Bloomberg: U.S. concedes defeat on gas pipeline it sees as Russian threat
The U.S. conceded it won't be able to stop completion of the controversial Nord Stream 2 natural gas pipeline from Russia to Germany, acknowledging the failure of a years-long effort to head off what officials believe is a threat to European security.
The massive $11-billion project is just weeks away from completion and has led President Donald Trump to call Germany "a captive to Russia." He has criticized the European Union for not doing more to diversify imports away from the nation that supplies more than a third of its gas, Bloomberg wrote.
Senior U.S. administration officials, who asked not to be identified discussing the administration's take on the project, said sanctions that passed Congress on Tuesday as part of a defense bill are too late to have any effect. The U.S. instead will try to impose costs on other Russian energy projects, one of the officials added.
The admission is a rare concession on what had been a top foreign-policy priority for the Trump administration and highlights how European allies such as Germany have been impervious to American pressure to abandon the pipeline. It also shows how the U.S. has struggled to deter Russia from flexing its muscles on issues ranging from energy to Ukraine to election interference.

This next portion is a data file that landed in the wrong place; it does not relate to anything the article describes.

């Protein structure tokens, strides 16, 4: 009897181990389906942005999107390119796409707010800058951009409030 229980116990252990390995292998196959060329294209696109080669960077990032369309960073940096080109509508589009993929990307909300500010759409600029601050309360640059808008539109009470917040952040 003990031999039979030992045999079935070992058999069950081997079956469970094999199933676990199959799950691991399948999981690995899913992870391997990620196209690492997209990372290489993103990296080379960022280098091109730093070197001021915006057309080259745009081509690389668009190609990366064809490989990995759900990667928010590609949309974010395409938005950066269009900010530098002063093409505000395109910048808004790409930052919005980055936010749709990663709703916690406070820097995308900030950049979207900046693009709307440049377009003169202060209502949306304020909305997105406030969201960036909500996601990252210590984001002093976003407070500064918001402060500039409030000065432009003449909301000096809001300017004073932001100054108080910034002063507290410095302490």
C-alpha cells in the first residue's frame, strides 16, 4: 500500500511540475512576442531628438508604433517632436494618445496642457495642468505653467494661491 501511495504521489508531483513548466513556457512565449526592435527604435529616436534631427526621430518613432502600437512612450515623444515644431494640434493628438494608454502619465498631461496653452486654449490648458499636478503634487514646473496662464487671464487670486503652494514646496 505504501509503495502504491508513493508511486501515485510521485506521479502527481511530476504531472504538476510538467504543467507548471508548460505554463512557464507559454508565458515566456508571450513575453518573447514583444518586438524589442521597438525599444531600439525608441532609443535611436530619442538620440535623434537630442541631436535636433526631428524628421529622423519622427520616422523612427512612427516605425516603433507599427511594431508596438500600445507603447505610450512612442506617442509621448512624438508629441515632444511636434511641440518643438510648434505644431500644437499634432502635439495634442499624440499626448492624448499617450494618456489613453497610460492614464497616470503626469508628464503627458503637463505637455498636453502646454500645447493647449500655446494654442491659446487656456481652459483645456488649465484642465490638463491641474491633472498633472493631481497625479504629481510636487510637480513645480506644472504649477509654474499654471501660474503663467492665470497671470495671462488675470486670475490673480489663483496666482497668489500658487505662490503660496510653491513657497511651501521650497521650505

"It has been a commercial project, but with a huge geopolitical dimension attached to that," Peter Beyer, who is German Chancellor Angela Merkel's trans-Atlantic policy coordinator, told Bloomberg Television in an interview in Berlin on Wednesday. "I'm expecting that the sanctions, if Donald Trump is going to sign that bill, will not have a big effect on that project."
The administration is hoping to sharpen its focus on Russia when Deputy Secretary of State John Sullivan, who was confirmed as ambassador to the country last week, heads to Moscow next month. The post has been vacant since early October, when former envoy Jon Huntsman stepped down, and ties between the two countries have only continued to sour.
On a visit to Poland in February, Secretary of State Michael Pompeo said the Nord Stream 2 project "funnels money to Russians in ways that undermine European national security."
Trump has indicated that he'll sign the legislation passed Tuesday. The penalties on companies building the project, led by Russian energy company Gazprom PJSC, would be effective immediately, according to a Senate Republican aide.